A paralysed woman, who is “almost completely locked in,” has become the first person to use a fully implanted brain-computer interface at home in day-to-day life without constant doctor supervision.
The doctors and engineers at UMC Utrecht installed a relatively simple brain implant called an electrocorticograph (ECoG). An ECoG is very similar to an EEG, only the electrical sensors are placed inside your skull against your brain, rather than externally on your scalp. Thus, the readings from an ECoG are a little sharper than an EEG, though no where near as clear or high-resolution as other techniques. The most important thing in this case, though, is that the ECoG implant and computer interface are very small and lightweight, letting the patient use it at home or outside without supervision or support.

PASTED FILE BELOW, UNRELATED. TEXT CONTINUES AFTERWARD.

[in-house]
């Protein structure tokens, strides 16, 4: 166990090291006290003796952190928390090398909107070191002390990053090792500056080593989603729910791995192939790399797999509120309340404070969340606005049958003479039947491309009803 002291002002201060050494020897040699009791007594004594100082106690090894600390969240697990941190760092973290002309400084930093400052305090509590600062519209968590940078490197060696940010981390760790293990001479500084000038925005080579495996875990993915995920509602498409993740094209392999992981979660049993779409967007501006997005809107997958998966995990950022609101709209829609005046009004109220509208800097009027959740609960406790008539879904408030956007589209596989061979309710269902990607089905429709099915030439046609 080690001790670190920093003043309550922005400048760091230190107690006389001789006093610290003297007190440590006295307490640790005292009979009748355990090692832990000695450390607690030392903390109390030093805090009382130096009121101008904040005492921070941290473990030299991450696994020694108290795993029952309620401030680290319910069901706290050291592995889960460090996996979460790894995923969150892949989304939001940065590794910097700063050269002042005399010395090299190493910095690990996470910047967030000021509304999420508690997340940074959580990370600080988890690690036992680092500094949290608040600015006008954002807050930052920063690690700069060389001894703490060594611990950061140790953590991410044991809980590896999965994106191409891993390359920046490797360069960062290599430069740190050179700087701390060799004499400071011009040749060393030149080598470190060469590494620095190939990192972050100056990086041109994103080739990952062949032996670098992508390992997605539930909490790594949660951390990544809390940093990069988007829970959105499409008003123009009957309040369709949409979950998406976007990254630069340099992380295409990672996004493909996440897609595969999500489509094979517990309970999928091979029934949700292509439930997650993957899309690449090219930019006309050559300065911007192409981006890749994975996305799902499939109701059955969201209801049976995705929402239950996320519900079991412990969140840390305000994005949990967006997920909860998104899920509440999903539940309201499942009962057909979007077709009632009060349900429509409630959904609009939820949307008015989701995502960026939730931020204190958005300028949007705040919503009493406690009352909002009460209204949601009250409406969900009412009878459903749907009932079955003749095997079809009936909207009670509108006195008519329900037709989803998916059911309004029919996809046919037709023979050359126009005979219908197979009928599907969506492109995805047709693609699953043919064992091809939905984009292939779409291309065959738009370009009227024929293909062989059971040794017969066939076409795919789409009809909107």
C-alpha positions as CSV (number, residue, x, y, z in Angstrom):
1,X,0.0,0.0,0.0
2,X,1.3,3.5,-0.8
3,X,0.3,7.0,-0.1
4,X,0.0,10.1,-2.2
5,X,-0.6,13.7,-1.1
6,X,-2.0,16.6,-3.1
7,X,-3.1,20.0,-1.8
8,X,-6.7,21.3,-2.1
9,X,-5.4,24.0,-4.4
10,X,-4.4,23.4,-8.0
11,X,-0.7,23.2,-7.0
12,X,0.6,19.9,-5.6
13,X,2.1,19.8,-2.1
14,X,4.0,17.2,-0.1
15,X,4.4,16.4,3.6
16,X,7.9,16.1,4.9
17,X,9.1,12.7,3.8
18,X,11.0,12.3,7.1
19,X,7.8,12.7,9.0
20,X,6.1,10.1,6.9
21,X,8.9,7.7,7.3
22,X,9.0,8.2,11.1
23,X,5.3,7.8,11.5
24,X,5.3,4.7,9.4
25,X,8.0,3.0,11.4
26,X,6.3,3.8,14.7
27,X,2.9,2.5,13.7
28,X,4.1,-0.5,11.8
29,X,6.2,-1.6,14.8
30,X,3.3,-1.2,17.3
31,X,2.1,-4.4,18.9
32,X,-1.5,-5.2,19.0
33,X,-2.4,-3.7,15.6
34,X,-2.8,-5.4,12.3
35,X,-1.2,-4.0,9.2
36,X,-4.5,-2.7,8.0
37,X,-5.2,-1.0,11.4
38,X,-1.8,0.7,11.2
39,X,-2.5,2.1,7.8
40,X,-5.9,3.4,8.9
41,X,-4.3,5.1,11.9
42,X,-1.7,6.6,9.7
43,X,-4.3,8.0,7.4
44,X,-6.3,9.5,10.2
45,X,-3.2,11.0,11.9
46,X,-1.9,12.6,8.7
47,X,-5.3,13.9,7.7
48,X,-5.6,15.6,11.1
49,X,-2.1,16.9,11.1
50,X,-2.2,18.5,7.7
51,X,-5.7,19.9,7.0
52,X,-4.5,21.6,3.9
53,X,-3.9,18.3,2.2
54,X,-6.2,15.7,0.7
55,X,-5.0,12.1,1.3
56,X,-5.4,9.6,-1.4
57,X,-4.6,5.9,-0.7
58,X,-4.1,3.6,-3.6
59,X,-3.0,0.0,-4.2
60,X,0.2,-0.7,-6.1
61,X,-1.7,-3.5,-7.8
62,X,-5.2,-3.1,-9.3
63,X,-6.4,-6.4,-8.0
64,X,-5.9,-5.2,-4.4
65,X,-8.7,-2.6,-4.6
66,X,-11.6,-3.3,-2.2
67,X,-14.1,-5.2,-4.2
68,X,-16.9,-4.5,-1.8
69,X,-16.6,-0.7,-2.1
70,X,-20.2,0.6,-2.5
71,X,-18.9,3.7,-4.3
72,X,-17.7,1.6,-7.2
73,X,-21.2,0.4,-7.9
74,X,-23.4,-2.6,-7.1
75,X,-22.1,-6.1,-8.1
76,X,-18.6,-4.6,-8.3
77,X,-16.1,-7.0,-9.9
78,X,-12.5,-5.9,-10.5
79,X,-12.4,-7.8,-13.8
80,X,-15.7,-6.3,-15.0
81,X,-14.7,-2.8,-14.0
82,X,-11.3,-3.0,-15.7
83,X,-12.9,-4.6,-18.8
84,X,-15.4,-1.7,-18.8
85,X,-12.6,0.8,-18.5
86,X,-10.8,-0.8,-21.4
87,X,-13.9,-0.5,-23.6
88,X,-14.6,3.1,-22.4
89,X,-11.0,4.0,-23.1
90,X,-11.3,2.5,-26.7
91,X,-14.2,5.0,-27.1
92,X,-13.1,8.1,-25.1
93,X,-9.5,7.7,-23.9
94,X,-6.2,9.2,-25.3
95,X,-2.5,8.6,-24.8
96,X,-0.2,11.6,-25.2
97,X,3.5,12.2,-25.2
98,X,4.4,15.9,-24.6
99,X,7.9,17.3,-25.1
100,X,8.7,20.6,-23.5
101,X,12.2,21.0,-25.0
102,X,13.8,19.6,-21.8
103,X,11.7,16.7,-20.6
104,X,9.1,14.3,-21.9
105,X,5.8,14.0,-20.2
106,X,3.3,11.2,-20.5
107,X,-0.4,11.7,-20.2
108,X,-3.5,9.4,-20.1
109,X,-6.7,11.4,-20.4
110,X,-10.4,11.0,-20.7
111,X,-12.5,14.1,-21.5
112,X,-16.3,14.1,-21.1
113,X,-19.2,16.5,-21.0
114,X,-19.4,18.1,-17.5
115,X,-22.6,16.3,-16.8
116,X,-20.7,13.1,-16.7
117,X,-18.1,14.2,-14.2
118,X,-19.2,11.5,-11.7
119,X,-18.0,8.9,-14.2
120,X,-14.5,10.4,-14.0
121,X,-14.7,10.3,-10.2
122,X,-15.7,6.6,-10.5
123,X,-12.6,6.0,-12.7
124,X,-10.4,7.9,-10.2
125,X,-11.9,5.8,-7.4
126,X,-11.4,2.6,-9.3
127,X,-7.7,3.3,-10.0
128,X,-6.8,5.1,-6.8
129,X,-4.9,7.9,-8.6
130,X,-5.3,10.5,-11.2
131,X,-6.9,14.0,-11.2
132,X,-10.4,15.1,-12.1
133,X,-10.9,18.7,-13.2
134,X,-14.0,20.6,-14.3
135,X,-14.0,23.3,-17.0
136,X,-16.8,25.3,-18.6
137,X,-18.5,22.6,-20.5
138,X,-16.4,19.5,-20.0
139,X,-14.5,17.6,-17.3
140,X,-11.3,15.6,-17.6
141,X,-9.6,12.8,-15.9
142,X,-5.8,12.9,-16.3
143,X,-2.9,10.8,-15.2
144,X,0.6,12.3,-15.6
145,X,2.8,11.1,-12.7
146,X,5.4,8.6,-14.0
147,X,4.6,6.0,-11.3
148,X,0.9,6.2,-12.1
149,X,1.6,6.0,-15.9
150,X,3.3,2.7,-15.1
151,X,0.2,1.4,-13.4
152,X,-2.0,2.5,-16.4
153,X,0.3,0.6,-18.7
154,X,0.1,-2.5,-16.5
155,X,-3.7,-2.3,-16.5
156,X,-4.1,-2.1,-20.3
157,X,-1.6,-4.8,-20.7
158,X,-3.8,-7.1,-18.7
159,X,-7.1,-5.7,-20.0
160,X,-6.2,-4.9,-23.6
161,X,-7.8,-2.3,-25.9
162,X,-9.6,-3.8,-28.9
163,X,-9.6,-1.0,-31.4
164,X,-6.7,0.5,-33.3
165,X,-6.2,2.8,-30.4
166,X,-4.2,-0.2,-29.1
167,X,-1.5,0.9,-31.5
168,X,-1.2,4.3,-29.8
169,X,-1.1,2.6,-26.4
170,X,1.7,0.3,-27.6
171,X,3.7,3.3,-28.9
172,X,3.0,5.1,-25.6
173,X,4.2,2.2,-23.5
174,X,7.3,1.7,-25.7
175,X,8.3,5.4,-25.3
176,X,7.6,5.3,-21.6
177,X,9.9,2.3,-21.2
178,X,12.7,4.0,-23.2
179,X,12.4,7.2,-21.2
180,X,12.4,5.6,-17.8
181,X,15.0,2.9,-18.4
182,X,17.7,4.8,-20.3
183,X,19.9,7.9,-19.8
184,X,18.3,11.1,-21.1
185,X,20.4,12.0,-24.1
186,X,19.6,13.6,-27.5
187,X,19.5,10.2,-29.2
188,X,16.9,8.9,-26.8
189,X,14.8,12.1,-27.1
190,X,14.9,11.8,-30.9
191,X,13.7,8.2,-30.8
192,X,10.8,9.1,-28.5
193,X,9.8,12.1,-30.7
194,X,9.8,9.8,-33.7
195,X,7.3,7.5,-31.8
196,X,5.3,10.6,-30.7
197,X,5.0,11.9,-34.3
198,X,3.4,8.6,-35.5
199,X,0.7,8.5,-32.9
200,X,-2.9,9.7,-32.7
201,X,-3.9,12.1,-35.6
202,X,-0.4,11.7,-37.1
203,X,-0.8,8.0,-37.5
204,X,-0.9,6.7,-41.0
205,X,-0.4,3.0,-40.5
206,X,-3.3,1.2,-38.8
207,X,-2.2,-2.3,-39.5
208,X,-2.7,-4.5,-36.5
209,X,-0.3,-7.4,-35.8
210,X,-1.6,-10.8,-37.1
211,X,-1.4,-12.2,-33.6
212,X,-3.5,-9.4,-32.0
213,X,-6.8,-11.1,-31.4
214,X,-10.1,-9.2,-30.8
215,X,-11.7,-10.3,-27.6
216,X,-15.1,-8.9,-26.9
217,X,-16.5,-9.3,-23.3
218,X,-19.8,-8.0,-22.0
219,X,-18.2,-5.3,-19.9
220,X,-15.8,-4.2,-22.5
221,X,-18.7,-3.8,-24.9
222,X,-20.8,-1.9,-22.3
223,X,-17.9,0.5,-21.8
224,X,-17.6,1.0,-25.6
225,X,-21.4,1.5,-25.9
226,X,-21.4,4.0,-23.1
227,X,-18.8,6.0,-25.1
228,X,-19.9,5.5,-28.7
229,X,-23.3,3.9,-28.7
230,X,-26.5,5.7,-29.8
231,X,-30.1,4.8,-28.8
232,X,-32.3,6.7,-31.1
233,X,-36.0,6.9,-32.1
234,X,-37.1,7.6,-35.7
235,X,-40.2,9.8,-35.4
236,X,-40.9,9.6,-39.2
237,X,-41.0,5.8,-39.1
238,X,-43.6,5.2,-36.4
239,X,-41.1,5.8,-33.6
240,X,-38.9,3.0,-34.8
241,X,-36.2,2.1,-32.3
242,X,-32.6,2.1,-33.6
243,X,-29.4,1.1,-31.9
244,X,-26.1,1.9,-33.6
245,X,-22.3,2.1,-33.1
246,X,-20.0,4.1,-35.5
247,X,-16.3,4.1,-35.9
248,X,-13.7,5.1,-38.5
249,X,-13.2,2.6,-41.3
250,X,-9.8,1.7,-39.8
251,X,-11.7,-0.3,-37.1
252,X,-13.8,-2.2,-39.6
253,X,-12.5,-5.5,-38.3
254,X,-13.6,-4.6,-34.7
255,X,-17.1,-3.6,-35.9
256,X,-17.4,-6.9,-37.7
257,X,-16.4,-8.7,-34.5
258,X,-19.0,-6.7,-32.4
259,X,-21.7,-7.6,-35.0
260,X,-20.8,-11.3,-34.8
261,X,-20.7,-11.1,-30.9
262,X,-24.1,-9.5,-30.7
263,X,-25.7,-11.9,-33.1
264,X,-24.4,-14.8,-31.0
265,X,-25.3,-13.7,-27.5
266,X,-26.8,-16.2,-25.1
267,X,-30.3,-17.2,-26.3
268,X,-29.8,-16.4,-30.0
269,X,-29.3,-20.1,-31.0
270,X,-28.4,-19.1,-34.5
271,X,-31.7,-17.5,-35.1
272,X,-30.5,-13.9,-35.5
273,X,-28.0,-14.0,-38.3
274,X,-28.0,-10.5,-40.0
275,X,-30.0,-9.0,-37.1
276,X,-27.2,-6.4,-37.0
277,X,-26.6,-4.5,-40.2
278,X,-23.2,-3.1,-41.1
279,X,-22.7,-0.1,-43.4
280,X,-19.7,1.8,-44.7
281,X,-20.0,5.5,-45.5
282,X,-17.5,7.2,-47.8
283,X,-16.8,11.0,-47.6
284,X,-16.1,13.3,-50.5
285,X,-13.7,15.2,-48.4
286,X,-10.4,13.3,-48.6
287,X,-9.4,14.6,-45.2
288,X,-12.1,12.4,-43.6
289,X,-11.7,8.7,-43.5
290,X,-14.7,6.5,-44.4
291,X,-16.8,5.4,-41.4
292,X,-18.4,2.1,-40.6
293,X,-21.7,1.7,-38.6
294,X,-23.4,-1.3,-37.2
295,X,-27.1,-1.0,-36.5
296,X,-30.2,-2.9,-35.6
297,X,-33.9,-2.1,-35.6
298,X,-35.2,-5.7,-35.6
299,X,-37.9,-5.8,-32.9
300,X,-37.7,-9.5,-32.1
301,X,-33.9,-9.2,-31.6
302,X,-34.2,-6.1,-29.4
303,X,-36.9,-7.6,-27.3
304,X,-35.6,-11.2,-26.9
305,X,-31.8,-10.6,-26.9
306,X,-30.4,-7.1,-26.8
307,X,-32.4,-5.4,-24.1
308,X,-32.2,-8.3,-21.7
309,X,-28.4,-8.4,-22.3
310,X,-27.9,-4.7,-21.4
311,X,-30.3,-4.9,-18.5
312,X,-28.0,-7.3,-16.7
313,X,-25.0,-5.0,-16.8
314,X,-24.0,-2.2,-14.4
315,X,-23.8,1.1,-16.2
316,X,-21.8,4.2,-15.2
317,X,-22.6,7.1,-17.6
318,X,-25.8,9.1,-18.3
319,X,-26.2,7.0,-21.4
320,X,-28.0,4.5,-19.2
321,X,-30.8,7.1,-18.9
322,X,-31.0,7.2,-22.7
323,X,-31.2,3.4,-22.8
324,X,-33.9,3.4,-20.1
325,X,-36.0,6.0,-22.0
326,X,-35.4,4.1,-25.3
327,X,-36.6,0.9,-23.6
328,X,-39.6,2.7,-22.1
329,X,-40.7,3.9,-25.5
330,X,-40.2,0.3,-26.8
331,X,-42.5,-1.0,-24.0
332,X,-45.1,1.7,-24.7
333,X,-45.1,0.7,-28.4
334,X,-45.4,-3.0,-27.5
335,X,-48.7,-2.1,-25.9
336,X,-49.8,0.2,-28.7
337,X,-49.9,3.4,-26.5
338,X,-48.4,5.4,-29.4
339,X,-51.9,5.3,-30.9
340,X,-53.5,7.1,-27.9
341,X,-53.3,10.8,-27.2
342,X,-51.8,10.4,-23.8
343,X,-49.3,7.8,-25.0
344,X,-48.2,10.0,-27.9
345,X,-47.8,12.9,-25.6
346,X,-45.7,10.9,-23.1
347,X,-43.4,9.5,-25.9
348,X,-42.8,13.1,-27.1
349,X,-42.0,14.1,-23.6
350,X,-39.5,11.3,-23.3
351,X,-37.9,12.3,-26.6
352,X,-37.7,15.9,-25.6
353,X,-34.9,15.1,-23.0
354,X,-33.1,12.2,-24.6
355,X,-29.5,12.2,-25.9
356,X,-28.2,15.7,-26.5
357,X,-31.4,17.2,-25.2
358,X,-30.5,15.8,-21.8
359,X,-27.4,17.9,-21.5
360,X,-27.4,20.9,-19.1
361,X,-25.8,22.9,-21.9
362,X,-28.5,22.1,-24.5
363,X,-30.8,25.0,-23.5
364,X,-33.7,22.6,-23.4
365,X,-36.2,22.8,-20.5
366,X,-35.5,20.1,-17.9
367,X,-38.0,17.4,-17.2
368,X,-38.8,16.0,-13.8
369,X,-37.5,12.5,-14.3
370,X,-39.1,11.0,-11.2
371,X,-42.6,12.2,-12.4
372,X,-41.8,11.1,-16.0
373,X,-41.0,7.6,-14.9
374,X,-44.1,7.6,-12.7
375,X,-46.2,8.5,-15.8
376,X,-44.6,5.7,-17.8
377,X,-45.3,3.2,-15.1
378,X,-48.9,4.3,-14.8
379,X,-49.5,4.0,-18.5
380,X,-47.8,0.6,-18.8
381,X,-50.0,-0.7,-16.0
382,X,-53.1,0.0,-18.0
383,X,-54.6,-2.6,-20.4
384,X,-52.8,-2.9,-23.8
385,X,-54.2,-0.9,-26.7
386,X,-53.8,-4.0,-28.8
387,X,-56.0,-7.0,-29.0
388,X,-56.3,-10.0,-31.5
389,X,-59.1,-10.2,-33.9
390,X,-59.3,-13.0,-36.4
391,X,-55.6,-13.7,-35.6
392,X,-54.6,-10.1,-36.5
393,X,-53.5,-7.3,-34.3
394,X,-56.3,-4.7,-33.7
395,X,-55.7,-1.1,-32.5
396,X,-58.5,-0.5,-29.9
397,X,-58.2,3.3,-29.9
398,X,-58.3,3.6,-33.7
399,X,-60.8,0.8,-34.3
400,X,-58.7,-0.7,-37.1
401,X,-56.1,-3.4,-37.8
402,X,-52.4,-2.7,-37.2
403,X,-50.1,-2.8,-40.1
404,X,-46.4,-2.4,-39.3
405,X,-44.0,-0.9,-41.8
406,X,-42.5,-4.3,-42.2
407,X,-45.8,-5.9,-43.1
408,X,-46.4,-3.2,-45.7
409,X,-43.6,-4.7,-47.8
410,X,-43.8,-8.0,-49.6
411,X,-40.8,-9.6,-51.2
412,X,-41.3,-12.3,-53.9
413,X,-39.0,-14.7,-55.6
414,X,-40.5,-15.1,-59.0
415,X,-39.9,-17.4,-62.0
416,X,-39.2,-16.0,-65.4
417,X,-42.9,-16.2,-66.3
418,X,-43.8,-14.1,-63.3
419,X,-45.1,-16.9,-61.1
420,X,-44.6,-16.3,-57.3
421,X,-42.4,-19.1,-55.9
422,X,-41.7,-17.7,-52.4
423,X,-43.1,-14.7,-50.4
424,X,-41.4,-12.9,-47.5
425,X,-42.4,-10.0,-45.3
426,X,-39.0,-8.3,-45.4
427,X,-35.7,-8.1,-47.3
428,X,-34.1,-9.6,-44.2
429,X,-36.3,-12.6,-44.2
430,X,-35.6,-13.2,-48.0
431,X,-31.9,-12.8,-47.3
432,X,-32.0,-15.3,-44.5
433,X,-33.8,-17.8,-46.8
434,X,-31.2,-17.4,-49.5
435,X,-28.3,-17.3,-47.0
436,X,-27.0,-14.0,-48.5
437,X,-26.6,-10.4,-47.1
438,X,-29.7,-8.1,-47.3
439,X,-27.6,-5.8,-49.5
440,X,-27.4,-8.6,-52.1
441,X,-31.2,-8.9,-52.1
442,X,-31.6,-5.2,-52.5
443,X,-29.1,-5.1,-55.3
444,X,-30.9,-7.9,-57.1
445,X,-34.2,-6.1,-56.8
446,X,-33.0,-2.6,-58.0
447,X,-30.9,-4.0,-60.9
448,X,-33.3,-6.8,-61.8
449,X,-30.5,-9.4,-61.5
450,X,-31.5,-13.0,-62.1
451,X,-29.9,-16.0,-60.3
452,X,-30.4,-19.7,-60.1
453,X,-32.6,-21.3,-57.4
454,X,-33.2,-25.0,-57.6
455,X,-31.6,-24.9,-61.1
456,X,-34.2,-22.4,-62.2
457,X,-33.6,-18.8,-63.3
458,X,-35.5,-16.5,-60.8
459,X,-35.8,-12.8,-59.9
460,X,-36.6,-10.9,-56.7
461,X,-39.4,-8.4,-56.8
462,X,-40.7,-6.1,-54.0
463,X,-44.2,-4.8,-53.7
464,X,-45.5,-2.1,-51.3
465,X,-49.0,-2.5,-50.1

The work was presented at the annual Society for Neuroscience meeting by Nick Ramsey, a specialist in brain-computer interfaces (BCI) at the Brain Center Rudolf Magnus at UMC Utrecht in the Netherlands. The research paper is published this month in the New England Journal of Medicine.